NYC Chinatown: (Not) for Your Consumption
Paying tribute to a neighbourhood is to embrace wholly—no digital brushing needed
I wasn’t sure if I was going to have a post this week, but seeing fashion designer Prabal Gurung tout his love for Manhattan’s Chinatown, all the while purposefully erasing it through photography for his Resort 2022 collection, had me in such a state of unease that I wanted to comment on it.
While Gurung’s comments to Vogue, block-quoted below, could be perceived as uplifting, the images, particularly the two that I want to unpack here, reveal something that does more so the inverse through its erasure a neighbourhood’s lived narrative.
I used to live in Chinatown, right before I launched my collection. That’s where I started to plot and plan what I wanted my career to be, but I was fully aware of how invisible the community was to the rest of New York. When we talk about the city we talk about the glitz and glamour, but its grit and the character is in neighborhoods like Chinatown. I wanted to celebrate that.
To contextualize what it means to show off or visit New York’s Chinatown, we have to understand this historical morsel: throughout the 19th century, slumming was a popular past time for New York’s wealthier uptown residents to participate in what was essentially class tourism. Horse-drawn carriages would guide “tourists” through Chinatown’s narrow streets, allowing them to to gawk from above at what and who they saw as different and “exotic”. It’s not so much that the community was invisible to the “rest of New York”, as it was continuously positioned as foreign, with its residents essentially casted as outsiders whilst trying to survive and navigate an immigration system that explicitly targeted them.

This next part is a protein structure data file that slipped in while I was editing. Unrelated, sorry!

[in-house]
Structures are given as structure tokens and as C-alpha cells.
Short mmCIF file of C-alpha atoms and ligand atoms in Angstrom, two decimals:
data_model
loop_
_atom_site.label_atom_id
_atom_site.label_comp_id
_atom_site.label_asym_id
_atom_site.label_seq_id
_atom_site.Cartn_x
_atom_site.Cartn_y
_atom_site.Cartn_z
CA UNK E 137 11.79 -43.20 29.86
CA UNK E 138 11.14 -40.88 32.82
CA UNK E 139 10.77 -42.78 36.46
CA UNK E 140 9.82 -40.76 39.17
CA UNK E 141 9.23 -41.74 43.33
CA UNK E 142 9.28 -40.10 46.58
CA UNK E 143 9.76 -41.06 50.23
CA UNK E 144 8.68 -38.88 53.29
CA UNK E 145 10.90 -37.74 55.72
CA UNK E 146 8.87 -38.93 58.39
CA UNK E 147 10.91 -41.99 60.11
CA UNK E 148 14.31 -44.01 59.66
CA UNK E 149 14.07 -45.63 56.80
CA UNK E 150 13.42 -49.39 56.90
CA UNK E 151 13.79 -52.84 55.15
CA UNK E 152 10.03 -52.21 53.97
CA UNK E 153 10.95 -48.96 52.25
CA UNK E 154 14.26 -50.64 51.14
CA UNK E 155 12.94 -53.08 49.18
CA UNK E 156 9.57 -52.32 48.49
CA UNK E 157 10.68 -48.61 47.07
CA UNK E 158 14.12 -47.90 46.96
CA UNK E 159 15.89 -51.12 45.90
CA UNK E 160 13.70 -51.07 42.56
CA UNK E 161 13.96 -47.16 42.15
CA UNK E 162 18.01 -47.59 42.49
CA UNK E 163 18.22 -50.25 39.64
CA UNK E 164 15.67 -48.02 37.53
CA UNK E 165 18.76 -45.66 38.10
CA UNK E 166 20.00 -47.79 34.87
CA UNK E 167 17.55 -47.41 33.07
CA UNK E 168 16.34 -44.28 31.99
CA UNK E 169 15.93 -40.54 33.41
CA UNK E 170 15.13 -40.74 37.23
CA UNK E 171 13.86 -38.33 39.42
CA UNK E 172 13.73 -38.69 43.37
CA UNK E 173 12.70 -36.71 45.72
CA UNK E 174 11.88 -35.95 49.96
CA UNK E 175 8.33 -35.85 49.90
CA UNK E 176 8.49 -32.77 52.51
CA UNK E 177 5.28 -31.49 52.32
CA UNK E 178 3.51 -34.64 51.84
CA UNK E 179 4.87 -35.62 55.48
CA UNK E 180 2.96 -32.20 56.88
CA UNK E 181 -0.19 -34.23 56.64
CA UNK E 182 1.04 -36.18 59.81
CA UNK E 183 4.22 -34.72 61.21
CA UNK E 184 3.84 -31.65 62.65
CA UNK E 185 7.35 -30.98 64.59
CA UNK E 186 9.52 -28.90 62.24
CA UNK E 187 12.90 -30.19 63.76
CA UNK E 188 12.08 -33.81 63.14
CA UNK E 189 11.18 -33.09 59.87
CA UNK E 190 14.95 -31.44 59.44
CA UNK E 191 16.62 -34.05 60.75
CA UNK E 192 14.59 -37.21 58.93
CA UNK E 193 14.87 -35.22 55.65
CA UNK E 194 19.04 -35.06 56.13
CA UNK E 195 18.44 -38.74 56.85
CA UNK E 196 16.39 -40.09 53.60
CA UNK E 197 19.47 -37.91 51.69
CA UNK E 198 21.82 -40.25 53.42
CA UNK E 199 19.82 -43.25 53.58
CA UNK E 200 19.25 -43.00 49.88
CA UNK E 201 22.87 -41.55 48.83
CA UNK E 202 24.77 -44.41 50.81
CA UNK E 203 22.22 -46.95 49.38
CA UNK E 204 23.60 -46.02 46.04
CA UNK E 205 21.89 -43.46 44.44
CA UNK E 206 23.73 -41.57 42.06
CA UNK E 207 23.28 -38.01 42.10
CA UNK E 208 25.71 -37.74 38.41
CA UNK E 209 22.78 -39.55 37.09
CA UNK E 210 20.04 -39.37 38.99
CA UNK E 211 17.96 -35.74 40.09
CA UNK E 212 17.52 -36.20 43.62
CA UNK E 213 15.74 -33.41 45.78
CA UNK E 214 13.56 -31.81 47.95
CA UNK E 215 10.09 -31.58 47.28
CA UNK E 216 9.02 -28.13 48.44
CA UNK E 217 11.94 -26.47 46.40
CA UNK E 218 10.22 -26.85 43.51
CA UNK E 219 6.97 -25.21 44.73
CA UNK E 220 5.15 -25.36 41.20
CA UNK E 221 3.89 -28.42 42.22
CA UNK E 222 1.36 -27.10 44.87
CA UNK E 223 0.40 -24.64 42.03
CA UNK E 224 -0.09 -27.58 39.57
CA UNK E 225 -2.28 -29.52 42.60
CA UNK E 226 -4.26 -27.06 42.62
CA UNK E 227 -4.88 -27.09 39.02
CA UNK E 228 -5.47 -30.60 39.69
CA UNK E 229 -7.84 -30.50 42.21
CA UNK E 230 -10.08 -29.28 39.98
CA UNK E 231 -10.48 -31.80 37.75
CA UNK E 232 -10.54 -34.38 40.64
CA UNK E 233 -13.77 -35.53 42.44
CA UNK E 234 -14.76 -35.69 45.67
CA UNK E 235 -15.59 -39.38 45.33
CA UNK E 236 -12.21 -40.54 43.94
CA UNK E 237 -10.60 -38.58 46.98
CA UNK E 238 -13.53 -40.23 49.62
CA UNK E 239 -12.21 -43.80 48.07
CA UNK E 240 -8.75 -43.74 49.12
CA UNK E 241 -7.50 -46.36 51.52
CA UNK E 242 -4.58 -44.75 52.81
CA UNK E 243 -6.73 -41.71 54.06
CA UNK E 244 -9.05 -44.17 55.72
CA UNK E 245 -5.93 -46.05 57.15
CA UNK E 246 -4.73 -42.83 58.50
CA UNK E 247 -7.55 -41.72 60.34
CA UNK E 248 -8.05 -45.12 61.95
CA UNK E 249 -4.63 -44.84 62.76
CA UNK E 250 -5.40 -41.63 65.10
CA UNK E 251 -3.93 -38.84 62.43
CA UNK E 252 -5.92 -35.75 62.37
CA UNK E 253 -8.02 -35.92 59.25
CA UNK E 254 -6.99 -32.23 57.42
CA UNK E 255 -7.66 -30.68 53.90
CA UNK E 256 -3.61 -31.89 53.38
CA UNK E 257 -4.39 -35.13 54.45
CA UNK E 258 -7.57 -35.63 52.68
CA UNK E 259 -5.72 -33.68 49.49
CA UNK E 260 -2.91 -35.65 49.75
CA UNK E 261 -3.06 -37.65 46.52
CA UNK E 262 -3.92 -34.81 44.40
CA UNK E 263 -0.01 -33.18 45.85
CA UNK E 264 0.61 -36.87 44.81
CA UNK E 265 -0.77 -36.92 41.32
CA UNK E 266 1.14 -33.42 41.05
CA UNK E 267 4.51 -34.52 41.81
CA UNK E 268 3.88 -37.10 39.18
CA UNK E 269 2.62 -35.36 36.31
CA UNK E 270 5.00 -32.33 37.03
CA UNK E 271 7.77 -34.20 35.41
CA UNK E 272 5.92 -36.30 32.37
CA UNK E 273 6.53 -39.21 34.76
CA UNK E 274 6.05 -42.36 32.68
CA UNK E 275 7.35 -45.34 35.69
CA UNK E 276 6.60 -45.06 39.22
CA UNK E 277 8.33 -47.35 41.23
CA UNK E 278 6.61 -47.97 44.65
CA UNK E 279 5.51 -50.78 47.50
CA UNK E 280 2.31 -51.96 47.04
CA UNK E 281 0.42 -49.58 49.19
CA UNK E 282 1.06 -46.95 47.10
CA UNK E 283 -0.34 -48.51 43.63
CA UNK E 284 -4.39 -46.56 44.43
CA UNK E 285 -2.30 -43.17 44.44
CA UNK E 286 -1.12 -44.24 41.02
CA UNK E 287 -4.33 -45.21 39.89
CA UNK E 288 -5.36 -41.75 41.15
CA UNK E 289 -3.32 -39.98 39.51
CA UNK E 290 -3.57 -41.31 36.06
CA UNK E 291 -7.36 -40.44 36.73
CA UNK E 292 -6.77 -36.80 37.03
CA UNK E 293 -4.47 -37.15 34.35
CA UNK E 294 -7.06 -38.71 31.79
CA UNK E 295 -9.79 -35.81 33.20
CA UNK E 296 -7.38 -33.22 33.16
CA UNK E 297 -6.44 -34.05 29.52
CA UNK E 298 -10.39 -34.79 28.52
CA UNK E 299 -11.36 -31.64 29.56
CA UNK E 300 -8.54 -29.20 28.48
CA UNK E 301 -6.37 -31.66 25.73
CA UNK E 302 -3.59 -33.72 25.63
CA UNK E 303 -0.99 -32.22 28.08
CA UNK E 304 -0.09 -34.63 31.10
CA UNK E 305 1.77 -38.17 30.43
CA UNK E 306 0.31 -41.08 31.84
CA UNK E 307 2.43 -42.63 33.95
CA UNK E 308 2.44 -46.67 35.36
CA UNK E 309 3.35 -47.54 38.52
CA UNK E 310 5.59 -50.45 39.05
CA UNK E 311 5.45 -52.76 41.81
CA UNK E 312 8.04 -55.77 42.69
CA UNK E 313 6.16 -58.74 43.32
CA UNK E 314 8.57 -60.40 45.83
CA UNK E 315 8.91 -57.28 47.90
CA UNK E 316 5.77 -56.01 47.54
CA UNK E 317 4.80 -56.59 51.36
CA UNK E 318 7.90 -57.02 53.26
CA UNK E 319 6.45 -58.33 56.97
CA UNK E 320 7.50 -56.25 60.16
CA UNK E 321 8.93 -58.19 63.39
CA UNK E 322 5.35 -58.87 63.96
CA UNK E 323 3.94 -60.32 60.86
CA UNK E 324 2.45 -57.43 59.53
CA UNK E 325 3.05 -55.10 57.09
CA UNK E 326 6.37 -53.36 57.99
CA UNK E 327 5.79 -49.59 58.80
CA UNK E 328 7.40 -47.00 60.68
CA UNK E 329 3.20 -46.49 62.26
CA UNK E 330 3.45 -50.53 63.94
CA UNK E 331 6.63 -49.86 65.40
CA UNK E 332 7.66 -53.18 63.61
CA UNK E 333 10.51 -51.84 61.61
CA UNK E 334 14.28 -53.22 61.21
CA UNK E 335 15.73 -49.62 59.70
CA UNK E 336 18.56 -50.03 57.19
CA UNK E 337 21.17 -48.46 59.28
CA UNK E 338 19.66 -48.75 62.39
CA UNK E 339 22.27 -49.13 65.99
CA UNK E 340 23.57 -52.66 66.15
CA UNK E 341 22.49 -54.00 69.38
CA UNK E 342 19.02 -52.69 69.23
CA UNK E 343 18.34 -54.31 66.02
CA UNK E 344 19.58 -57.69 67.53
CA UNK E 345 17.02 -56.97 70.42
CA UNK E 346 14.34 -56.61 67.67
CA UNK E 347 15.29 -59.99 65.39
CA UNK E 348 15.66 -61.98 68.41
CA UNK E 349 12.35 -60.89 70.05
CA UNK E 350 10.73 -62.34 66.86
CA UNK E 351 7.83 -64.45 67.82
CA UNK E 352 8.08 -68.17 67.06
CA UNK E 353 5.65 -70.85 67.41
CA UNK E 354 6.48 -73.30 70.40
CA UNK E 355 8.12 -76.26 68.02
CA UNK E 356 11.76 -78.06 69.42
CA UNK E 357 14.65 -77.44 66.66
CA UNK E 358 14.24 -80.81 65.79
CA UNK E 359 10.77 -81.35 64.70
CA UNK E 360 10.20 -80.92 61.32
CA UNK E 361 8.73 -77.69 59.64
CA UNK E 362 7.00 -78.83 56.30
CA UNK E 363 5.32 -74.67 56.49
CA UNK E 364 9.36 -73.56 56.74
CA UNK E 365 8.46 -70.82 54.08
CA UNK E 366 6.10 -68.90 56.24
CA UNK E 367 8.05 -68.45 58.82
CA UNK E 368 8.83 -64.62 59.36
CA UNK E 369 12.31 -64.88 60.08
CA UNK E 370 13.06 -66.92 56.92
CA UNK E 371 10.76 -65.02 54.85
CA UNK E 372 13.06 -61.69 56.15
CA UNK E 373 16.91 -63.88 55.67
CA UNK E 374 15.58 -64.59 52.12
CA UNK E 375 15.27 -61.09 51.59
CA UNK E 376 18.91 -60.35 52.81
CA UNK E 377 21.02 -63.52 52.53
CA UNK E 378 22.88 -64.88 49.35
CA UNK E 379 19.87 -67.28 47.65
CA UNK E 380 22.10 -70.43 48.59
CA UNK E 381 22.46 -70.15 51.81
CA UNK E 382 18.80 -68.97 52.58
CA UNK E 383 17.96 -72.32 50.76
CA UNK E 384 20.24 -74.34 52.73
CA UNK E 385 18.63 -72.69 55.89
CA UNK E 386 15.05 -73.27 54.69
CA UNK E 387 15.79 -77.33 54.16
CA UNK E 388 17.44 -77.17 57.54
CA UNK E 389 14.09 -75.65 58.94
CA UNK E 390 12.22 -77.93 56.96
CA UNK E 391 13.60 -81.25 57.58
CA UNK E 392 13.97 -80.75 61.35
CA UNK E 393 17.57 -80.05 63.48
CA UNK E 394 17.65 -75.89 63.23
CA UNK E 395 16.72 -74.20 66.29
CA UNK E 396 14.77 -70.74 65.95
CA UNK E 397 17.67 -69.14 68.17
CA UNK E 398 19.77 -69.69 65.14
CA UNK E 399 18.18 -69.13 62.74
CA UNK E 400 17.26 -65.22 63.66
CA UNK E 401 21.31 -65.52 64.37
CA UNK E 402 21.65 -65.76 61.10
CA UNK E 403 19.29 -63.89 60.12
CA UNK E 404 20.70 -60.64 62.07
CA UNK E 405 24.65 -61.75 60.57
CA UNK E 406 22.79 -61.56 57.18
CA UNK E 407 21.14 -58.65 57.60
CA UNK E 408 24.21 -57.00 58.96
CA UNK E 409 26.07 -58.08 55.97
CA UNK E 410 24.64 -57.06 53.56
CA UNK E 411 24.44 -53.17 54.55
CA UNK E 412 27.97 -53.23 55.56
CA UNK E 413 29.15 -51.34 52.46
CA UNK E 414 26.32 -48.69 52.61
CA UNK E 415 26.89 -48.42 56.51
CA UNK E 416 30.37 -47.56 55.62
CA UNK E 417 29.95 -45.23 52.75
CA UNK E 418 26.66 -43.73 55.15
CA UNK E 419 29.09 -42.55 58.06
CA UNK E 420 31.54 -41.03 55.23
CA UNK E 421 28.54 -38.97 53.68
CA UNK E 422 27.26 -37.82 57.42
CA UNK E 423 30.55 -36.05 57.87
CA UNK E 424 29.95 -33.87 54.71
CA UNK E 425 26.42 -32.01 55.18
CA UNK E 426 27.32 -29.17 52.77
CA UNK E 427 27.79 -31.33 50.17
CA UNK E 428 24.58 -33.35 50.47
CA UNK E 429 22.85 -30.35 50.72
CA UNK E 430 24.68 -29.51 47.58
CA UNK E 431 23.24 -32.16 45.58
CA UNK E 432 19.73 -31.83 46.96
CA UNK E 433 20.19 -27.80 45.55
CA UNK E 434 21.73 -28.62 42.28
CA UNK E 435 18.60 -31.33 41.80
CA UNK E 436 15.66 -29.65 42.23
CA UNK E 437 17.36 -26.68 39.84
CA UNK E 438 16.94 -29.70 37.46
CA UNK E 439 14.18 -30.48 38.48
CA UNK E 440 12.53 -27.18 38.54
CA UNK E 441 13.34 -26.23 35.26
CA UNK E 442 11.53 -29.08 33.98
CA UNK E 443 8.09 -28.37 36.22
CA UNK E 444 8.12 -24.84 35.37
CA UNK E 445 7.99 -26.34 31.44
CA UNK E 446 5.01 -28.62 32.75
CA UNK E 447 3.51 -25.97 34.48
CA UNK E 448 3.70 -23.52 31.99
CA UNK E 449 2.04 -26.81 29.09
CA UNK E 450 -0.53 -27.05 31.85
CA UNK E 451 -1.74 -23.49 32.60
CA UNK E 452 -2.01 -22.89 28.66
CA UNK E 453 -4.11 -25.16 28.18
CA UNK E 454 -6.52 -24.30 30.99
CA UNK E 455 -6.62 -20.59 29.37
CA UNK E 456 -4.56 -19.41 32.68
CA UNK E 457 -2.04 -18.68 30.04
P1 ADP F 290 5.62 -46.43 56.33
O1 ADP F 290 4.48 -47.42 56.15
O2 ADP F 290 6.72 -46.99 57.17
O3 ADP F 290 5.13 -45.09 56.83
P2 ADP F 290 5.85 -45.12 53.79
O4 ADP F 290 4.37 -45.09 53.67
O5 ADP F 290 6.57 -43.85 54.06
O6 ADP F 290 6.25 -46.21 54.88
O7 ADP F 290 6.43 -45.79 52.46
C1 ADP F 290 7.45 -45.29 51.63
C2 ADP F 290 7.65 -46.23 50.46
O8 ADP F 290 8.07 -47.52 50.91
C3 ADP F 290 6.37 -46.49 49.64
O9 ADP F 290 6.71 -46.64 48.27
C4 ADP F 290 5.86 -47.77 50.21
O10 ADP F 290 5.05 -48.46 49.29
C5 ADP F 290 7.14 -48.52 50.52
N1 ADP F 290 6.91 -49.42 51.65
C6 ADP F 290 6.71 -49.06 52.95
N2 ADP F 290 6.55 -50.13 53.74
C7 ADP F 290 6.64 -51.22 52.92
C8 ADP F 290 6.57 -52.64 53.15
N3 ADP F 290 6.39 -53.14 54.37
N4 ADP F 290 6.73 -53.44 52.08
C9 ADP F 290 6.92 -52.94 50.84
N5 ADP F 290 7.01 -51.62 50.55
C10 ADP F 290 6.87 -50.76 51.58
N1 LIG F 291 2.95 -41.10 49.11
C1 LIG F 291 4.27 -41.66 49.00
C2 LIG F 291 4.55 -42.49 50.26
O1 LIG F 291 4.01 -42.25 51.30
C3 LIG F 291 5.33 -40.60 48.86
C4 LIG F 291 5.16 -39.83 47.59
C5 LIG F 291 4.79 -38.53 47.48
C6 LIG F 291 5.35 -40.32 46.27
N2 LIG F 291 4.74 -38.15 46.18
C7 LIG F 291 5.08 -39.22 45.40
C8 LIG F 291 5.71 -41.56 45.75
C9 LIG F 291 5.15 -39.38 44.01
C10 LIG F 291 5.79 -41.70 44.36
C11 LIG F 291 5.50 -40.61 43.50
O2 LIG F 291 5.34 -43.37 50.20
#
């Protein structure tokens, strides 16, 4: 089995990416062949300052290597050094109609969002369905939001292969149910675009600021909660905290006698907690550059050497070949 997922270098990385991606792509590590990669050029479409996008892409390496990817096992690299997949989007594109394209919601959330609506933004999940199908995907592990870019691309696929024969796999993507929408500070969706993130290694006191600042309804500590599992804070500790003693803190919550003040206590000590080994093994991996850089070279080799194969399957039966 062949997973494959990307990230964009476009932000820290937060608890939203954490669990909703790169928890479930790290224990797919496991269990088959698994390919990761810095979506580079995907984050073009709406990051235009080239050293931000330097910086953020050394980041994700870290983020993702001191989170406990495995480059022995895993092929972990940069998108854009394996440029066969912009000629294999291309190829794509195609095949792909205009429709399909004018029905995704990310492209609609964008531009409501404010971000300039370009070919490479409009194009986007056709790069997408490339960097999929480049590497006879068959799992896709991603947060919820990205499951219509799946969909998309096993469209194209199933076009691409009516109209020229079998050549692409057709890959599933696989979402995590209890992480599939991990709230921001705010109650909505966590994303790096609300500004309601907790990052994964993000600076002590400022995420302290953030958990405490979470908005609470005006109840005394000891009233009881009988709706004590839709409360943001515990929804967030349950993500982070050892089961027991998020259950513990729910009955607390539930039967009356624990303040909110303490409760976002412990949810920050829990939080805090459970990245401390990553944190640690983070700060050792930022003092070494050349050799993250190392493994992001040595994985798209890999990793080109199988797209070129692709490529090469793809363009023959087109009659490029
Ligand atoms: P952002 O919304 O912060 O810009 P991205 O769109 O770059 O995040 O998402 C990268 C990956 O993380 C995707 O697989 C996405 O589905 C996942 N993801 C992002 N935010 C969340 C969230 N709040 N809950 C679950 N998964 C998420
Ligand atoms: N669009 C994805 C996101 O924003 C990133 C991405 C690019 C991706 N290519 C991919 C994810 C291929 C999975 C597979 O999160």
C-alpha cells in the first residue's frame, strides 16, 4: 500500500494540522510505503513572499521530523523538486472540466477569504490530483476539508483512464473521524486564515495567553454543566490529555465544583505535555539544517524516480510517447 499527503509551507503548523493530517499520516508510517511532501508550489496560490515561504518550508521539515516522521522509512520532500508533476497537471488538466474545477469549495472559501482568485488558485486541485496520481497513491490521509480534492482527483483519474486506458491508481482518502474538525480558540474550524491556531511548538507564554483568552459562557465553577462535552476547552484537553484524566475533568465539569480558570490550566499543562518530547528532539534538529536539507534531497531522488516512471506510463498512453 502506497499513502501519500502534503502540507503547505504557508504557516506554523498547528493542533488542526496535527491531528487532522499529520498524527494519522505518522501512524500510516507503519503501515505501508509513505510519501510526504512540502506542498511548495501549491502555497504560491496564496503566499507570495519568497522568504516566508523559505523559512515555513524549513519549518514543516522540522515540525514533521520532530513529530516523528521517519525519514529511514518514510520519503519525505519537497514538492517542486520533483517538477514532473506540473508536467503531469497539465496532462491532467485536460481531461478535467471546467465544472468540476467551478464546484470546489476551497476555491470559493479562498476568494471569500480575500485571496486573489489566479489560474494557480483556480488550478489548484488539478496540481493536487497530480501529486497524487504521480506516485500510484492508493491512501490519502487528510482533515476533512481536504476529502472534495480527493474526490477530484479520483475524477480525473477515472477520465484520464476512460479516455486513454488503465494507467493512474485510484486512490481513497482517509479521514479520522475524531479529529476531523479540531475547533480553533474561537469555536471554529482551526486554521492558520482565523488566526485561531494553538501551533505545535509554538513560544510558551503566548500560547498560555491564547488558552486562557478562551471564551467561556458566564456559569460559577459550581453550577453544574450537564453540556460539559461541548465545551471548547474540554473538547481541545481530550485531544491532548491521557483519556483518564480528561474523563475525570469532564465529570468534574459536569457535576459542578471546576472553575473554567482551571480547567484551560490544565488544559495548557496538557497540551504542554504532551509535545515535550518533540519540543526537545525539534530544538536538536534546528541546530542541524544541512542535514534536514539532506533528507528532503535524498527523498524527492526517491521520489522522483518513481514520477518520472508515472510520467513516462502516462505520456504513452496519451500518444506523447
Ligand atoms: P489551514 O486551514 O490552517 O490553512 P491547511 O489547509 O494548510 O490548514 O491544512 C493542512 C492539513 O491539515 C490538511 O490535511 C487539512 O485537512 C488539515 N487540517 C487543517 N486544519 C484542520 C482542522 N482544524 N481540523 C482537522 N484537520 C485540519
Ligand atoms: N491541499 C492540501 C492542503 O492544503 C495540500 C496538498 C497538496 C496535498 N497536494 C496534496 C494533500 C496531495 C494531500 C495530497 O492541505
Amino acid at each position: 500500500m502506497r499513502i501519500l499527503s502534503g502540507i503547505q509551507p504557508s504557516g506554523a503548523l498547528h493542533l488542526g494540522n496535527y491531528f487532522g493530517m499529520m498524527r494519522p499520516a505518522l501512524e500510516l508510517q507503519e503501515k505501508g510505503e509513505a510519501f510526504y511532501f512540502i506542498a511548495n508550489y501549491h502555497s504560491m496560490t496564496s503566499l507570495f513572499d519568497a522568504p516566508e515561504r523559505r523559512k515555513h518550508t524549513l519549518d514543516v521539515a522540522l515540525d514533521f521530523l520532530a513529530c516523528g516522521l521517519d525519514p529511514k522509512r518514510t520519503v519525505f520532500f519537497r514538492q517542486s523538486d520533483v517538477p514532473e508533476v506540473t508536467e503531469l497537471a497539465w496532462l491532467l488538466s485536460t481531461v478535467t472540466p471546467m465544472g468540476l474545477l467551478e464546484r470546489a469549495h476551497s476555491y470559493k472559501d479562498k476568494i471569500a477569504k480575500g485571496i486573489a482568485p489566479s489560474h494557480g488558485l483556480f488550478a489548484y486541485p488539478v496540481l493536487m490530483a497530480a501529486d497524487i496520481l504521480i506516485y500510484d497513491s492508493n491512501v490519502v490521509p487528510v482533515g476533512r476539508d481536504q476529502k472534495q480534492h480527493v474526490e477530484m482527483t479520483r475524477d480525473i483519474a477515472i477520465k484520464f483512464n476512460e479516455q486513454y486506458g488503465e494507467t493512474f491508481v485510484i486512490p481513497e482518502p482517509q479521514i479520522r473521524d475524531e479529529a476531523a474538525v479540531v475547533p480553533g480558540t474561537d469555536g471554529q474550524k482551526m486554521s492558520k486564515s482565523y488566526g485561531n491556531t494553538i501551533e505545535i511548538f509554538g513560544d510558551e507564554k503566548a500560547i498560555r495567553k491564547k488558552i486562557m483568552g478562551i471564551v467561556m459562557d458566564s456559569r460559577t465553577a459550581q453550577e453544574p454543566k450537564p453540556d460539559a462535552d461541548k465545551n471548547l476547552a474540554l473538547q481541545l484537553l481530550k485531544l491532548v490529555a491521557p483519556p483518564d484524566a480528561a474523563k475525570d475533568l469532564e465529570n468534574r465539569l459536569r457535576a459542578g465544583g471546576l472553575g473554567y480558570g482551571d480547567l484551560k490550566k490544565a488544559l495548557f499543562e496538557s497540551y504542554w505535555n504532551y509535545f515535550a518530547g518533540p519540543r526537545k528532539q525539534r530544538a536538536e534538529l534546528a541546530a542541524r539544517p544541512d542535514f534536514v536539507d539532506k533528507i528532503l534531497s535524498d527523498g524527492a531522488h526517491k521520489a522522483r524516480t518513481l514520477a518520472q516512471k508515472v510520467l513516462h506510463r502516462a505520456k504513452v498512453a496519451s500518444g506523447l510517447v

What do we see (or not see)?
So as it pertains to the photography for this collection, I suppose the immediate question would be whether or not it is possible to reclaim Chinatown from this lens of the exotic. In earnest, I would think so should there be an intent to actually celebrate the community in such a way that it turns this consumption of the Other (à la Edward Said) onto its head. But as we will see with Looks 16 and 18, shot by Jingyu Lin, below, we have something else entirely different.
Let me point your attention to the top right of both photographs. If it looks a little odd to you in terms of texture, it’s for a good reason. Let’s take a look at the side-by-side posted by the W.O.W. Project on their Instagram stories, where it becomes pretty clear that the strange texture was a result of a clone brush not properly deployed in Photoshop to mask the original artwork and text.
The photographs capture a glimpse of a mural, titled “In the Future, Our Asian Community is Safe”, on Mosco St., which was recently painted by a group of artists, led by Jess X. Snow in collaboration with the W.O.W. Project and Smithsonian APA Center.
In a related Instagram story, Snow points out that the side-by-side of the model on the left and Mei Lum (of Wing on Wo) on the right were actually photographed on the same day, noting that “@timmych4u and I were also trying to take photos in front of this mural I painted and we were asked by @prabalgurung’s team to come back when they were done.”
From a visual studies perspective